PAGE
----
This is a common with all copper based antifoulings, when the boat is launched and the antifouling paint immersed in the water it becomes activated, with the copper ingredient contained in the paint coming to the surface of the paint and starting its job as the active biocide preventing fouling, as a result the copper effects the overall appearance of the colour generally resulting in the colour becoming slightly lighter, the higher the quality grade of the antifouling in terms of the higher the copper content then the more noticeably this may be.
If the appearance of the colour of the paint is absolutely critical around the water line then the only option is to use what is commonly called a boot top antifouling which is a hard scrubable none copper based antifoul that contains some booster biocide this is then painted around the first few inches of the water line, however in terms of performance compared with copper based antifouls then the performance is generally very poor and you will find that mid way through the season you will more than likely need to scrub off the boot top because of fouling.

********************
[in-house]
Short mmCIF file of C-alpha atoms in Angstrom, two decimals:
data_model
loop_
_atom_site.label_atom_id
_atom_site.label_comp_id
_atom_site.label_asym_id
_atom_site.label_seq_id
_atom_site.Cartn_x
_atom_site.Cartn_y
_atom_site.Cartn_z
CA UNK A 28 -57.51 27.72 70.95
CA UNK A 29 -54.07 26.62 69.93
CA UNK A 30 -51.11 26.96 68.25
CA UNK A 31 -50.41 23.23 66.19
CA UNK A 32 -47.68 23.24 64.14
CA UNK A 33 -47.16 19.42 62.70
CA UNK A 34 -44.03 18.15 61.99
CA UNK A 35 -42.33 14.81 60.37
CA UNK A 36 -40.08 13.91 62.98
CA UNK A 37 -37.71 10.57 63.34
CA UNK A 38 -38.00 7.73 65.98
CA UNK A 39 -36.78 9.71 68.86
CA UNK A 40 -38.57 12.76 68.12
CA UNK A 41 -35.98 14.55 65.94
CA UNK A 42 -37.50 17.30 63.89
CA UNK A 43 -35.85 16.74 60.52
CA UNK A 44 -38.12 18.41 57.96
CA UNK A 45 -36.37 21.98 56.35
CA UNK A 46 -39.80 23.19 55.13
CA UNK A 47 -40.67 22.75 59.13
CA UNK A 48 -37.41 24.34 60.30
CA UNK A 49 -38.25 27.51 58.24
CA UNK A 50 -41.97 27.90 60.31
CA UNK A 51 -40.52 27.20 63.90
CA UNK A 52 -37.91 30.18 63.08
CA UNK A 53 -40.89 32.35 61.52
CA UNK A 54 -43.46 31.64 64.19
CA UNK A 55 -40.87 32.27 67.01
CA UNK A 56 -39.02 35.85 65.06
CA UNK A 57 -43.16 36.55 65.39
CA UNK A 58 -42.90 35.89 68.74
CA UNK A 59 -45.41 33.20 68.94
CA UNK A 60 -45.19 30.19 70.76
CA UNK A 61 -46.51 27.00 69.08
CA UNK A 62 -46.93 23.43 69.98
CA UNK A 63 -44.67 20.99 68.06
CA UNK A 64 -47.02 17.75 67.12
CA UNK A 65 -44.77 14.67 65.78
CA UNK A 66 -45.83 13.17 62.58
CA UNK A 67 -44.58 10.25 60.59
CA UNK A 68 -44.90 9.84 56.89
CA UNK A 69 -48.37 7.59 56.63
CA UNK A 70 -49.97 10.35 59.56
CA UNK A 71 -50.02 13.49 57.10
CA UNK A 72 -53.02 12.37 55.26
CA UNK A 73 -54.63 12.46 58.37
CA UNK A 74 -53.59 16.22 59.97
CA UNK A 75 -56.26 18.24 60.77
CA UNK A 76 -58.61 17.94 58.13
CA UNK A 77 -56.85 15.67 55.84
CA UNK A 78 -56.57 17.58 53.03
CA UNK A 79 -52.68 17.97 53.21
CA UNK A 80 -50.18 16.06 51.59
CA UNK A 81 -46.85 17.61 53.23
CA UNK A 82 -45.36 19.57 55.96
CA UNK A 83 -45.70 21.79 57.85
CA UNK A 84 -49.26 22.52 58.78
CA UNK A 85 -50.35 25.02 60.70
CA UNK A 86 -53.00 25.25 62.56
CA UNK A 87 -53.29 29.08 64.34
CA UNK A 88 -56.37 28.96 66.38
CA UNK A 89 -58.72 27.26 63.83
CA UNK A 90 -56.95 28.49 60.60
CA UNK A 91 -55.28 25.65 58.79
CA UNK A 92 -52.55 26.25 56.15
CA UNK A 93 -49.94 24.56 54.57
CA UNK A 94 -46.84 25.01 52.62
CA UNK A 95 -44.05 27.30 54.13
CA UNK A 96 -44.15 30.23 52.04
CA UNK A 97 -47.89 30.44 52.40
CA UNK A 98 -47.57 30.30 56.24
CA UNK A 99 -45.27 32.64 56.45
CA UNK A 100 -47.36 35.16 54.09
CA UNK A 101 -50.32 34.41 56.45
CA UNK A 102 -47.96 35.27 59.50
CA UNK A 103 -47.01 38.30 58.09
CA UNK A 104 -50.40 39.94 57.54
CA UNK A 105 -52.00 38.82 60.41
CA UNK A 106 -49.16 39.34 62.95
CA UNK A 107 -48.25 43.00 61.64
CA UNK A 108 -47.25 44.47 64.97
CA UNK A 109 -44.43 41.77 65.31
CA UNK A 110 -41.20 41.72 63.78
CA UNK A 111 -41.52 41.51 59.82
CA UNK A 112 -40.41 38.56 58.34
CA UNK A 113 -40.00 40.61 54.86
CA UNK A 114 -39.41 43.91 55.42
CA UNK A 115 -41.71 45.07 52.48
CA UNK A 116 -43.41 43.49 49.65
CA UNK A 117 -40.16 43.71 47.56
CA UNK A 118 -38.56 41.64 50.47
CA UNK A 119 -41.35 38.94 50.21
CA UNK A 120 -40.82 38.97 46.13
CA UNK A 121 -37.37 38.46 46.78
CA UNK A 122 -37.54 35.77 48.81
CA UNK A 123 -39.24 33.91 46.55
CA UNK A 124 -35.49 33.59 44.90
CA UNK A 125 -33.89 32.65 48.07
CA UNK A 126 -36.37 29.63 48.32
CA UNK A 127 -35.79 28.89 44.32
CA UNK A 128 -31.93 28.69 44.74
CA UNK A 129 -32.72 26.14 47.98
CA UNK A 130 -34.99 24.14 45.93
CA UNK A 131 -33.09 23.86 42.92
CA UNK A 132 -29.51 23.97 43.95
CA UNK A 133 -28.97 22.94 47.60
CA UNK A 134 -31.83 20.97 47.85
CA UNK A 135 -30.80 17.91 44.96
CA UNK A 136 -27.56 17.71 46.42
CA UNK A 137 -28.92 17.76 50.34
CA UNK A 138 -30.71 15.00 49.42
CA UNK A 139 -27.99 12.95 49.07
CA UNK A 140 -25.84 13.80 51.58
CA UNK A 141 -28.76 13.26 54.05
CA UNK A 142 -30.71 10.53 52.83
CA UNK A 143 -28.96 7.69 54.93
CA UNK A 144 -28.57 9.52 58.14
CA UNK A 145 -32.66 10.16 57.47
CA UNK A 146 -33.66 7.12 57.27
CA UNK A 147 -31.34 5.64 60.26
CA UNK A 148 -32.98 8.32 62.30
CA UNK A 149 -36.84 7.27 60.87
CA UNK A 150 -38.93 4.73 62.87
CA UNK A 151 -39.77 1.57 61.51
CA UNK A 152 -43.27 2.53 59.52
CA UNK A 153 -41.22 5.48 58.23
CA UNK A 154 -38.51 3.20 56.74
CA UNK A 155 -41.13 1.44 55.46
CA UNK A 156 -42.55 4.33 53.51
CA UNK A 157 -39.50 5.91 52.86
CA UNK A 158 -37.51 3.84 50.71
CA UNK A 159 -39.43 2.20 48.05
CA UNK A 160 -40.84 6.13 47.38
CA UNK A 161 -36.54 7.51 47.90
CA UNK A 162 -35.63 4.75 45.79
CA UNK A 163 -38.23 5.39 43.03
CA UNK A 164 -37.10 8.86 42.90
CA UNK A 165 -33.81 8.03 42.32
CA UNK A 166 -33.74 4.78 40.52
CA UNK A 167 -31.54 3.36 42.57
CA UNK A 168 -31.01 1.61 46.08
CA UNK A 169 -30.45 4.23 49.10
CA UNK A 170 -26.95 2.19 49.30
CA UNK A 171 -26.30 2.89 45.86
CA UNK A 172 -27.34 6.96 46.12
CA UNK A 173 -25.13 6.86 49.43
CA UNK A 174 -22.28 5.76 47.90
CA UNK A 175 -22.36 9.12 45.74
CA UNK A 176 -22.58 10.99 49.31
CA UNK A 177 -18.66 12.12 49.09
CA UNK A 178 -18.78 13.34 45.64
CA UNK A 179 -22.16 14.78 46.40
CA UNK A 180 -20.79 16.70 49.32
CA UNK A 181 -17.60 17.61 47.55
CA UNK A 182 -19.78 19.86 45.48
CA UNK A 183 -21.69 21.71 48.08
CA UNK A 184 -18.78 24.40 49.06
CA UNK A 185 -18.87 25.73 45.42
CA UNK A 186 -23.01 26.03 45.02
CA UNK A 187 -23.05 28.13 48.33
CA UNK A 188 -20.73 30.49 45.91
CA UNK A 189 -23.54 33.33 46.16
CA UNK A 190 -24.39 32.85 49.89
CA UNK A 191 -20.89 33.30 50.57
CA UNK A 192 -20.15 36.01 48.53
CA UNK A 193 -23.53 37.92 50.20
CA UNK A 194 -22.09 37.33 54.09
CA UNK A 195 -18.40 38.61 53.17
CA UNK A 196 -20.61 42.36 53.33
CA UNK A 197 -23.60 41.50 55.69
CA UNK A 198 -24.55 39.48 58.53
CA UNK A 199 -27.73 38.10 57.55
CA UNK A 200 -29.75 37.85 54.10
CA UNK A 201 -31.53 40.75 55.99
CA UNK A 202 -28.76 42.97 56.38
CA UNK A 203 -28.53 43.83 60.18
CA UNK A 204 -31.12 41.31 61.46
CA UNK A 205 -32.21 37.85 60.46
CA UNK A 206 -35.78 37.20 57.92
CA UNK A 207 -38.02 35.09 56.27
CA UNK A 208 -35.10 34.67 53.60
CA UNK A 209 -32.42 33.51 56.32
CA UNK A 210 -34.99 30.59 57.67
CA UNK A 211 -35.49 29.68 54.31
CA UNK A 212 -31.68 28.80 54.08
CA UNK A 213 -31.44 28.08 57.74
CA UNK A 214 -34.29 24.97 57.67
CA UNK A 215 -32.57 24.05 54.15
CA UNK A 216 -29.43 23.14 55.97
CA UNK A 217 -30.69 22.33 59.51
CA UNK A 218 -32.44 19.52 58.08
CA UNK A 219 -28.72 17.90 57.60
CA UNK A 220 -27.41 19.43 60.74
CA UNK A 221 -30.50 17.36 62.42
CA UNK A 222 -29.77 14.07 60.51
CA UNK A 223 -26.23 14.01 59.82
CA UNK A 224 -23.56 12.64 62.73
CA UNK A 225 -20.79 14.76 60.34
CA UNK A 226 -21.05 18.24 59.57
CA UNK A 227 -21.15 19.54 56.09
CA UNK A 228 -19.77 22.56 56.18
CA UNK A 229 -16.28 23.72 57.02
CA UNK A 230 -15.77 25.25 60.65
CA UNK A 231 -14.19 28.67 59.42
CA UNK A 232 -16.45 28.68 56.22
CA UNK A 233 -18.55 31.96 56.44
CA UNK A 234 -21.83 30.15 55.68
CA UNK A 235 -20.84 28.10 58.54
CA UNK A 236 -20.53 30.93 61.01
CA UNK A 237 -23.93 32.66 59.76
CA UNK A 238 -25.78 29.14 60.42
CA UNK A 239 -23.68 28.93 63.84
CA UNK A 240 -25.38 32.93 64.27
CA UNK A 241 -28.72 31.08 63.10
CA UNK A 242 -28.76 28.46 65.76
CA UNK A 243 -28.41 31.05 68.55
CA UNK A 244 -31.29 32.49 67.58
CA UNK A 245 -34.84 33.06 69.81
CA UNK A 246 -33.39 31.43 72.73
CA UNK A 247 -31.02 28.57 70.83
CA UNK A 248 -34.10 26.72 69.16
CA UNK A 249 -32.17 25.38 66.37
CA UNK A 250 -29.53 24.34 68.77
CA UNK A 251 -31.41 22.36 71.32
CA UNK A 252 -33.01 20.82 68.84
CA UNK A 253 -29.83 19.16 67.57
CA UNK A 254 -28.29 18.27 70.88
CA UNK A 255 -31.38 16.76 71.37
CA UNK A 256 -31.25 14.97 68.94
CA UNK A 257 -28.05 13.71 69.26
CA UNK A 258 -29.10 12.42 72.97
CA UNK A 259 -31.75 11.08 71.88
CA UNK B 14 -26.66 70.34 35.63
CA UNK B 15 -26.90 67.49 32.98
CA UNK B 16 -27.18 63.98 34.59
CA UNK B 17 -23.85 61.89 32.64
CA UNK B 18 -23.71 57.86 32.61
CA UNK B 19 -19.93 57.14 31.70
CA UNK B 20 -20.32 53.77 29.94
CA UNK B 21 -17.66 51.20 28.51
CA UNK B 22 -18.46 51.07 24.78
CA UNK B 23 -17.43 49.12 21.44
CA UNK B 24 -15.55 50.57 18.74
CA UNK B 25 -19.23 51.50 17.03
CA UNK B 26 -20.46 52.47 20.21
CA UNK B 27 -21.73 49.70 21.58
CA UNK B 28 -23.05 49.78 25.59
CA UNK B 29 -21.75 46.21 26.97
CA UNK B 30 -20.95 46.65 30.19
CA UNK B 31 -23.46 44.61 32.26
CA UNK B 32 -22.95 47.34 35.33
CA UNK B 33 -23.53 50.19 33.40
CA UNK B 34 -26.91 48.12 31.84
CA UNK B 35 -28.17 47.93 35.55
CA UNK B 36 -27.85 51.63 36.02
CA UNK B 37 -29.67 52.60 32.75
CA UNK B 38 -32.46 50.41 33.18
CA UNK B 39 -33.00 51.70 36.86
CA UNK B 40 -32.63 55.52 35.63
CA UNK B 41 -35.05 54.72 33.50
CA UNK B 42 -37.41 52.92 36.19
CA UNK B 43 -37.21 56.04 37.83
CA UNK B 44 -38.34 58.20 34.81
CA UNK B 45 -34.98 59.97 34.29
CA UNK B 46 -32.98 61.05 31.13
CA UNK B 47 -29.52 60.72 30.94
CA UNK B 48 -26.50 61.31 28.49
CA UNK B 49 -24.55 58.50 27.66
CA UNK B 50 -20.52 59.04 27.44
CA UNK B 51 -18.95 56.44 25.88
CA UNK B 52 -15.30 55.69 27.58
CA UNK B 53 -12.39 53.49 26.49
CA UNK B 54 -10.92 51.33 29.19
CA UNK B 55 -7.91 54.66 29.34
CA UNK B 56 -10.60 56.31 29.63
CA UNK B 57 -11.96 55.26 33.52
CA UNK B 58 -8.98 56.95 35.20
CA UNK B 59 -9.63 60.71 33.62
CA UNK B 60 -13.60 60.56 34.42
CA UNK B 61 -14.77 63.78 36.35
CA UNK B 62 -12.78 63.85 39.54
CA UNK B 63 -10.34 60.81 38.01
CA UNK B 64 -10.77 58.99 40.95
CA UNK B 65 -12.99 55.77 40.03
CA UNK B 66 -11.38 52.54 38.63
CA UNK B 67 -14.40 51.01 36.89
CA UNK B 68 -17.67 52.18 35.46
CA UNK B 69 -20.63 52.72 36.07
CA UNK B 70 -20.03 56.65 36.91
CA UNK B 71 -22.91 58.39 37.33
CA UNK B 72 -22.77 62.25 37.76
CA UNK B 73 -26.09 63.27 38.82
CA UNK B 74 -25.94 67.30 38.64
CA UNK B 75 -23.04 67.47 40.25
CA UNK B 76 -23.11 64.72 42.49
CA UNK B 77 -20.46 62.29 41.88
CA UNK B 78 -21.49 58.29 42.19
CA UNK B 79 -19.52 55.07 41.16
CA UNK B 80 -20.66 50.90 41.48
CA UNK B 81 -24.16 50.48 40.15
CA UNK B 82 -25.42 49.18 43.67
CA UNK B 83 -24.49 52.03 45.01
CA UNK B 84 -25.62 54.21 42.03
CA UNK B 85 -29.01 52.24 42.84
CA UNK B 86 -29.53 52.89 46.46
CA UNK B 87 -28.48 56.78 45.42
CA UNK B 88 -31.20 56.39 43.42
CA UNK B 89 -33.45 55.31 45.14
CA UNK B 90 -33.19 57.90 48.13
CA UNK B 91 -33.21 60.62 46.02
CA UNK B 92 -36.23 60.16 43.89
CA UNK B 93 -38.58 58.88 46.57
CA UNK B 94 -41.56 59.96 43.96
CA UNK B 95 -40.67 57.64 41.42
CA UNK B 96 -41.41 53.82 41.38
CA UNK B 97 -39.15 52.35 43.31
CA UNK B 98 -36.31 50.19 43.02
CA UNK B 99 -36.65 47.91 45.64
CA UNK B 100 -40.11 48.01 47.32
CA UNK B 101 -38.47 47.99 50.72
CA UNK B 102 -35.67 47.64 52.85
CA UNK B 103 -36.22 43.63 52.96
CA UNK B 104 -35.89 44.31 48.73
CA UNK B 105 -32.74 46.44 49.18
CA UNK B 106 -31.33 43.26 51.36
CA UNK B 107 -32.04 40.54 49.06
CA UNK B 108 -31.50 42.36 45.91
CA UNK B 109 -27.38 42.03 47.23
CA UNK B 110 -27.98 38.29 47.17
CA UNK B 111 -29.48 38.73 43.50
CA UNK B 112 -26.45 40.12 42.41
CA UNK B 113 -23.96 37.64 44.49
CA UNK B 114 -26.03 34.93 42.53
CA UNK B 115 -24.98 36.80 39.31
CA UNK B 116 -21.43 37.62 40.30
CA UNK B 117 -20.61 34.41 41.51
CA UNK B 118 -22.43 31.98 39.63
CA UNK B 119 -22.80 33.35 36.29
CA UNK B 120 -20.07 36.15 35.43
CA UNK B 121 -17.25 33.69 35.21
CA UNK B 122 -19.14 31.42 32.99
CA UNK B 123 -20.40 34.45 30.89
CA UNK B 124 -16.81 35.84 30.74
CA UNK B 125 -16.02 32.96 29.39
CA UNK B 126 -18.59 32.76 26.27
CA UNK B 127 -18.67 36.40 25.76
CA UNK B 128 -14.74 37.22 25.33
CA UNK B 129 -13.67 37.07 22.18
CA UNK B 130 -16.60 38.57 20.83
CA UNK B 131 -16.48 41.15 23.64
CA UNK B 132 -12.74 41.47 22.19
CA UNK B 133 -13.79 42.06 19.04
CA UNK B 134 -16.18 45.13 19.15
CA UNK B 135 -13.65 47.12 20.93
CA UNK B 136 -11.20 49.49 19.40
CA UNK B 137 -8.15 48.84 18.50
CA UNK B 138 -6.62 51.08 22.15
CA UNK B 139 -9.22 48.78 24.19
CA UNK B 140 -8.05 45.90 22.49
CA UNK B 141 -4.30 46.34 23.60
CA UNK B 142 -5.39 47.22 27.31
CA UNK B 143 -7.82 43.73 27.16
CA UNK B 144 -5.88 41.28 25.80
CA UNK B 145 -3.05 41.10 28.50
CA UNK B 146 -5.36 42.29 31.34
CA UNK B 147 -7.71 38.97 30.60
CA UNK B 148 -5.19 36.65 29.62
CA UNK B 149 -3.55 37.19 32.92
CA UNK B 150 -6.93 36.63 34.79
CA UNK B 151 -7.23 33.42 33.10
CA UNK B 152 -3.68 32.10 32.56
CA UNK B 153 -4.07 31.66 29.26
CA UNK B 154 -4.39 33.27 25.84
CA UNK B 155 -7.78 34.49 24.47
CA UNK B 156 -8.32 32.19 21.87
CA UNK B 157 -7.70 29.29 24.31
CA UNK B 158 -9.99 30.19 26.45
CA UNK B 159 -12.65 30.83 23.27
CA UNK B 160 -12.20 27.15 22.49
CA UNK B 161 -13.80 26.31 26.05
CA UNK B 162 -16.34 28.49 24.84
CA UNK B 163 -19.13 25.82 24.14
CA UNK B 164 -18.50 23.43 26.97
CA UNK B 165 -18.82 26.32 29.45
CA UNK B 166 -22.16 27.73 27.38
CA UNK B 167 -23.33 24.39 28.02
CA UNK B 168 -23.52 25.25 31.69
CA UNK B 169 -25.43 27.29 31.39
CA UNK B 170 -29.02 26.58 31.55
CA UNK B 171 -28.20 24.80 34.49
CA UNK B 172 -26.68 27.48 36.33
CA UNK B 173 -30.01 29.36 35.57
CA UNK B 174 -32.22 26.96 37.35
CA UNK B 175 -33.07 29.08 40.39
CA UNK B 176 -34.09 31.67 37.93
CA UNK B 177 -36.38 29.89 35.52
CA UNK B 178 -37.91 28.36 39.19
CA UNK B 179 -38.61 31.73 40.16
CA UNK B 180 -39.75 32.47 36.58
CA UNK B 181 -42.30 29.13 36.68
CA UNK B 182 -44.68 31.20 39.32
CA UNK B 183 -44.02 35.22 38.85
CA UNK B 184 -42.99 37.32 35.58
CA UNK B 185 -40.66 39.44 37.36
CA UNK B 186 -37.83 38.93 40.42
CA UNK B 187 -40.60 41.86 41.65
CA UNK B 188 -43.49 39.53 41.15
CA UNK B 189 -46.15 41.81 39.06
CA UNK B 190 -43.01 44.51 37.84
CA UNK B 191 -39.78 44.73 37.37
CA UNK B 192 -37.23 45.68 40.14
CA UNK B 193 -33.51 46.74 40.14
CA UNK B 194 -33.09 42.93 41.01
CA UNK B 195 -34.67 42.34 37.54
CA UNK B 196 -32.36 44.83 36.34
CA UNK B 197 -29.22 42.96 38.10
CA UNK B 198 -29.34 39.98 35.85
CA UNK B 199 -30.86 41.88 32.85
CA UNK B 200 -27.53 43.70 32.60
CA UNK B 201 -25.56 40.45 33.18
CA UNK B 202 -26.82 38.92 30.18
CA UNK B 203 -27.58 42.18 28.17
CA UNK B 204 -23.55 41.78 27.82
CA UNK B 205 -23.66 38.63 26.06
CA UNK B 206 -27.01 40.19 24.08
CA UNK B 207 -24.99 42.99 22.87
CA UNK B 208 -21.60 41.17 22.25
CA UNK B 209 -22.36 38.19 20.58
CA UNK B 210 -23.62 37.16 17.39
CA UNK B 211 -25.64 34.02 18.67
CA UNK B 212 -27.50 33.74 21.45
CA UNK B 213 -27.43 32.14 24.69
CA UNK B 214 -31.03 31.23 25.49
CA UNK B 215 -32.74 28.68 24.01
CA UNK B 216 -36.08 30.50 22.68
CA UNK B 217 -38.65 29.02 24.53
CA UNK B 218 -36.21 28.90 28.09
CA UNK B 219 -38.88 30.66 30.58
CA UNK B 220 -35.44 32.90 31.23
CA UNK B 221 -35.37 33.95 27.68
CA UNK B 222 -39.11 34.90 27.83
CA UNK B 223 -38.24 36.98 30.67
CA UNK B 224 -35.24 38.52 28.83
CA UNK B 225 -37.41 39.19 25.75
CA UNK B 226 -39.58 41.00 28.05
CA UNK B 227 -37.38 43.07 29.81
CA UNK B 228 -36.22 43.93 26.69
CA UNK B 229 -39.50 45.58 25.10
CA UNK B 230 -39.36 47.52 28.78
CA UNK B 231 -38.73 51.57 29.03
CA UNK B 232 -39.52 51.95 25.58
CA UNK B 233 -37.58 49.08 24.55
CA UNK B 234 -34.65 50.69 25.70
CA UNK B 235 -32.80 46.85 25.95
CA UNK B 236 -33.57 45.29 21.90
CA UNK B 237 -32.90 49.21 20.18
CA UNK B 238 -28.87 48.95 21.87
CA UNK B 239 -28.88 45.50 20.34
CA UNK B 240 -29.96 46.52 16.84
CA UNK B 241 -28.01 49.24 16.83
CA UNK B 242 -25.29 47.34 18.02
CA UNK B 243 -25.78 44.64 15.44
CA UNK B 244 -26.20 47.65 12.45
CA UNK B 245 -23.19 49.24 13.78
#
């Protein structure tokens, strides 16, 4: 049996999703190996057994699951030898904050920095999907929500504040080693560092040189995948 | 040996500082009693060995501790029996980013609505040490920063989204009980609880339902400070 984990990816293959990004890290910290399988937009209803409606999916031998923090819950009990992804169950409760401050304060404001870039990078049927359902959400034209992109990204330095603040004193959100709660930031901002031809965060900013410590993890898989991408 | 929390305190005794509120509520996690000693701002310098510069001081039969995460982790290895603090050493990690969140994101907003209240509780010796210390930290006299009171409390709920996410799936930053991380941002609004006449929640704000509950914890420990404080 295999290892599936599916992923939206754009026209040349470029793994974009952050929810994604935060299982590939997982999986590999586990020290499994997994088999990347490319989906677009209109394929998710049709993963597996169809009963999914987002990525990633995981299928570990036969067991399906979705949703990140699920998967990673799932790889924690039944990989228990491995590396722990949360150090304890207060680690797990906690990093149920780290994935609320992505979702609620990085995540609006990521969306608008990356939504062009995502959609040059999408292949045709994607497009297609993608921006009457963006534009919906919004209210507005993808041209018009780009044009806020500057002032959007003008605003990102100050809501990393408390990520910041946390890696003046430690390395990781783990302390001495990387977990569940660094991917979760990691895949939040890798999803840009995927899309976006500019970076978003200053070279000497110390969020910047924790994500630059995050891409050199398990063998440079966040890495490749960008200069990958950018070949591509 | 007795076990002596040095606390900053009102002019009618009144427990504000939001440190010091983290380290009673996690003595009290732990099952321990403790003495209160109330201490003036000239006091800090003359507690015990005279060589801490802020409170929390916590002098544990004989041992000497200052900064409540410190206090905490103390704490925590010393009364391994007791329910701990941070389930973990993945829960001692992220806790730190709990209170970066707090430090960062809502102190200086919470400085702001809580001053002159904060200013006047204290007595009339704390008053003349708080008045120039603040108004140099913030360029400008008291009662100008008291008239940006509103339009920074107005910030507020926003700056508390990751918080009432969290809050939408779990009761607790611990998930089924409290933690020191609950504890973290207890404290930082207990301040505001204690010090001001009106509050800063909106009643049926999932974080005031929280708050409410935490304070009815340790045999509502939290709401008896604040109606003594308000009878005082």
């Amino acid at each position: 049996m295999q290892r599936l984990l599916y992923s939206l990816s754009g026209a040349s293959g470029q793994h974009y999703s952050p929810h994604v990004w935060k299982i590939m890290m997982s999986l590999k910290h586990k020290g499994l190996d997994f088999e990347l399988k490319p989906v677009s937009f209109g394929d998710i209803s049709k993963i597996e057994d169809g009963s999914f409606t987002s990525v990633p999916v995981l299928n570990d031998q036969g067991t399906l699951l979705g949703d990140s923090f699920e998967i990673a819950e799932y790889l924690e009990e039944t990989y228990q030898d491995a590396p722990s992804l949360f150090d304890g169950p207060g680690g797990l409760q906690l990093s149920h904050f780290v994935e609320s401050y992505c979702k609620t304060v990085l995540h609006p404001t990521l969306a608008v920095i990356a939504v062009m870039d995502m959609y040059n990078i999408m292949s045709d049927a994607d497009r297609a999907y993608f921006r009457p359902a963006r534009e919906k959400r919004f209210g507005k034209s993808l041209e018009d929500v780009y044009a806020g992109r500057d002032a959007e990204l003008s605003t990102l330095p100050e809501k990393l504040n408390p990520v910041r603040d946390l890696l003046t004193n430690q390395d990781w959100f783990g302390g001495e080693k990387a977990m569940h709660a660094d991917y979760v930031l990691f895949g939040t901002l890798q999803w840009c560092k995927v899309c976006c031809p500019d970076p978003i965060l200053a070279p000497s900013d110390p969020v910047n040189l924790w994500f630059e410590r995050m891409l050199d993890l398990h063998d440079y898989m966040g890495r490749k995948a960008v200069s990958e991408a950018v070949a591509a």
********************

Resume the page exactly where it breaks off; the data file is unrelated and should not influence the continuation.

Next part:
Since Antifouling my boat out of the water, strip marks have appeared on the paint why?
If you antifoul you boat with any copper based antifouling and leave it out of the water for any period of time before relaunching, if we have wet weather as rain water runs down the boats hull and over the antifouling it will start to activate the copper in the paint, which will start to come to the surface of the paint. Then when boat hull dries off again this will leave behind marks were the copper has started to come to the surface. This is normal and nothing to worry about once you launch the boat and the antifouling in immersed in the water it will become full activated and the strip marks will disappear with the antifouling all the same colour.
If you have any questions at all regarding Antifouling the please email your question to [email protected] and one of our paint chemists will be happy to be of assistance.
How soon after antifouling should I launch?
The launching of your boat should be done within 3-4 weeks of application of the antifoul, longer than this and the paint will harden reducing the ability of the paint to self erode and thus reducing the release of copper to the surface and hence reducing the antifouling property of the paint.